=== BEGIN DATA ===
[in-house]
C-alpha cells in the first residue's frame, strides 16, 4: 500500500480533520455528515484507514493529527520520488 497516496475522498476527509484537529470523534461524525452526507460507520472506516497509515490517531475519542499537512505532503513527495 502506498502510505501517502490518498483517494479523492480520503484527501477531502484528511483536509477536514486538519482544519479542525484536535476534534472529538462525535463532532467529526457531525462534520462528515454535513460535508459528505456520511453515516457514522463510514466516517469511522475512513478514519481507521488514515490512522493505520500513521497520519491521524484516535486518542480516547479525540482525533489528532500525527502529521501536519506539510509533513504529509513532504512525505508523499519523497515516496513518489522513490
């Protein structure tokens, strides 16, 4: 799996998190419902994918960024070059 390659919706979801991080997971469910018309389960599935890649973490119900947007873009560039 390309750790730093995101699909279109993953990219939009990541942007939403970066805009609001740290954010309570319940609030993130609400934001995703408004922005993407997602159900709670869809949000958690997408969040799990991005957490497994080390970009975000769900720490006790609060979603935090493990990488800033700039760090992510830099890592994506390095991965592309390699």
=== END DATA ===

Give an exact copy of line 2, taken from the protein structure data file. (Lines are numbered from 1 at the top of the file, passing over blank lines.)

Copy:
C-alpha cells in the first residue's frame, strides 16, 4: 500500500480533520455528515484507514493529527520520488 497516496475522498476527509484537529470523534461524525452526507460507520472506516497509515490517531475519542499537512505532503513527495 502506498502510505501517502490518498483517494479523492480520503484527501477531502484528511483536509477536514486538519482544519479542525484536535476534534472529538462525535463532532467529526457531525462534520462528515454535513460535508459528505456520511453515516457514522463510514466516517469511522475512513478514519481507521488514515490512522493505520500513521497520519491521524484516535486518542480516547479525540482525533489528532500525527502529521501536519506539510509533513504529509513532504512525505508523499519523497515516496513518489522513490